Earthrise +50: Apollo 8, Mead, Gore and Gaia

Research output: Contribution to journalArticlepeer-review

3 Citations (Scopus)
10 Downloads (Pure)


This article pivots from the 50th anniversary of Apollo 8, the first manned voyage to the moon, to reflect on the impact of ‘earthrise’ - seeing earth from lunar orbit - and to reflect on the vision’s meanings in an extended cultural history. The emerging anthropology of space considers the ‘overview effect’ of seeing the world and all of humanity all at once, and contemporary disciplinary debates over figuring and responding to ecological crisis similarly operate on a holistic scale. Whereas the Apollo 8 crew first saw the earth emerge sideways from behind a vertical horizon, the vision is conventionally depicted as the earth rising up above the moon’s flat horizon - a rotation indicative of a wider cultural turn in perspective. The article traces the wider impact of ‘earthrise’ through Al Gore’s portrayal of ‘holography’, Margaret Mead’s search for a ‘macroscope’, and a Pacific astronaut’s reminder of the cultural diversity of ways to live in equivalence on earth.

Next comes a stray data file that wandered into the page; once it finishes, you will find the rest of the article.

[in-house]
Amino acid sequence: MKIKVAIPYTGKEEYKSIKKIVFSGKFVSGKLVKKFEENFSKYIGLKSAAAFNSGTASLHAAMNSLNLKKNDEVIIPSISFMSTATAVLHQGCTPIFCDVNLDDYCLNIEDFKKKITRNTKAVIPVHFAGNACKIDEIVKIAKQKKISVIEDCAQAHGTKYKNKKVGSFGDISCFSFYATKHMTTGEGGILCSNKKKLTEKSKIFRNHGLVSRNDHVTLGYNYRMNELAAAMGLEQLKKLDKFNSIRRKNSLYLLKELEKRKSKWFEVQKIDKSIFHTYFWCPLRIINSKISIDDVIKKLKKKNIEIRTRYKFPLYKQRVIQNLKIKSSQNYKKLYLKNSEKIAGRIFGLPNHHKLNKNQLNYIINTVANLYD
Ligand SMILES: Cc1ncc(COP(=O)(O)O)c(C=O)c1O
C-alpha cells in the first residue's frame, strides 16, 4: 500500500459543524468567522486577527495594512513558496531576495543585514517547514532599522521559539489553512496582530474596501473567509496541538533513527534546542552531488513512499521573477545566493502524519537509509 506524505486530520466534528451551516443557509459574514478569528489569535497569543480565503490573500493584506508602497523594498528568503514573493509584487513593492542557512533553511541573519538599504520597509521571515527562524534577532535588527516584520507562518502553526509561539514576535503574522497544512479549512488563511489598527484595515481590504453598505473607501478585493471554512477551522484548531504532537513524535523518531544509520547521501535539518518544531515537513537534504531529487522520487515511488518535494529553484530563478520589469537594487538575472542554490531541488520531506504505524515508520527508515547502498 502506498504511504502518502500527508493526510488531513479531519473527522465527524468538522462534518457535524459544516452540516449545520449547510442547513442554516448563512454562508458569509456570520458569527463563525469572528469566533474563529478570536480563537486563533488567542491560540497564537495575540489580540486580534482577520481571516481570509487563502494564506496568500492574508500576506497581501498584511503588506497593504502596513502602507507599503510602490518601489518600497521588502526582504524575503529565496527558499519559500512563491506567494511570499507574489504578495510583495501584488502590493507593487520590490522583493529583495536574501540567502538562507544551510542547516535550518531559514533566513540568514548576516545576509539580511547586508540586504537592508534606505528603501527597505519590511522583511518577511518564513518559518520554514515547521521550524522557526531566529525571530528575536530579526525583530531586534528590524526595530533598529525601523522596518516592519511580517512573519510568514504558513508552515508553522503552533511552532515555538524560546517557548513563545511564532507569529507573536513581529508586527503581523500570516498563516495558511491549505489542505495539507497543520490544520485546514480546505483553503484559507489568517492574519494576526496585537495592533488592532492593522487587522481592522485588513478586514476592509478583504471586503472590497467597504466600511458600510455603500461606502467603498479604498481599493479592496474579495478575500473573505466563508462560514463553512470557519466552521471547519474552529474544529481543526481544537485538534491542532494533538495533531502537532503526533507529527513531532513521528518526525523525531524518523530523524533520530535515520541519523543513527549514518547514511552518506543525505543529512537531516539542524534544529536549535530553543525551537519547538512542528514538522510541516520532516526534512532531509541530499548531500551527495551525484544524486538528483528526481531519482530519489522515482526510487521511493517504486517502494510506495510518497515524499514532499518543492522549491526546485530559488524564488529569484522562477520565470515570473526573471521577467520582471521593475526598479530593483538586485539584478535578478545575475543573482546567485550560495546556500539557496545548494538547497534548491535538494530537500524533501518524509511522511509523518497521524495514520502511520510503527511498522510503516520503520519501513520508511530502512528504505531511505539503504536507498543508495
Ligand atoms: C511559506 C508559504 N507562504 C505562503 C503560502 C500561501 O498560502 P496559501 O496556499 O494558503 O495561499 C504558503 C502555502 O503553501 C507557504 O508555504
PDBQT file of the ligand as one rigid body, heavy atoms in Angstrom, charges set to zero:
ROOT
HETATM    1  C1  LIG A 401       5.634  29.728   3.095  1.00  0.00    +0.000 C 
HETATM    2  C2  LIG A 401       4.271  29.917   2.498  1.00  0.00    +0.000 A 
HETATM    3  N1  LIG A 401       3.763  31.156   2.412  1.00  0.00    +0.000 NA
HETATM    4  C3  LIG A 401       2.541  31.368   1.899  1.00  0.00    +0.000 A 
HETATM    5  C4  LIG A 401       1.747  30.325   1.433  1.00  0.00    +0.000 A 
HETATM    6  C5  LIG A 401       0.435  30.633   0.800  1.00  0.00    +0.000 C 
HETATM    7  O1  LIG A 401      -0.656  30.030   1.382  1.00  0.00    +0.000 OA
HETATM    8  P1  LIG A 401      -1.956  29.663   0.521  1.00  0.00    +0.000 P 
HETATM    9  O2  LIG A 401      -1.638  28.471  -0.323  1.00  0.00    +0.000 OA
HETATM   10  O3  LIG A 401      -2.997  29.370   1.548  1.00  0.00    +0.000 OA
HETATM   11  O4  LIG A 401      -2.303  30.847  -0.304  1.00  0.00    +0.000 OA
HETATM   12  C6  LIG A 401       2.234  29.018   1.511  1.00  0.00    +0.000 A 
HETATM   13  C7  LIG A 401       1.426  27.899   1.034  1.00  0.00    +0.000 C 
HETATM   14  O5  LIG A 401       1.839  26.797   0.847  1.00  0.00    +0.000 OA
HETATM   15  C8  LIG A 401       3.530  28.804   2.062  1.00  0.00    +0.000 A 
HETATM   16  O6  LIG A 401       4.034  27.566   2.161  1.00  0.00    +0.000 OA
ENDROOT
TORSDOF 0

Original languageEnglish
Pages (from-to)7-10
Number of pages4
JournalAnthropology Today
Issue number6
Publication statusPublished - 2 Dec 2018


  • Earthrise
  • Apollo 8
  • Margaret Mead
  • Al Gore
  • Holography
  • Macroscope
  • Hawai’i


Dive into the research topics of 'Earthrise +50: Apollo 8, Mead, Gore and Gaia'. Together they form a unique fingerprint.

Cite this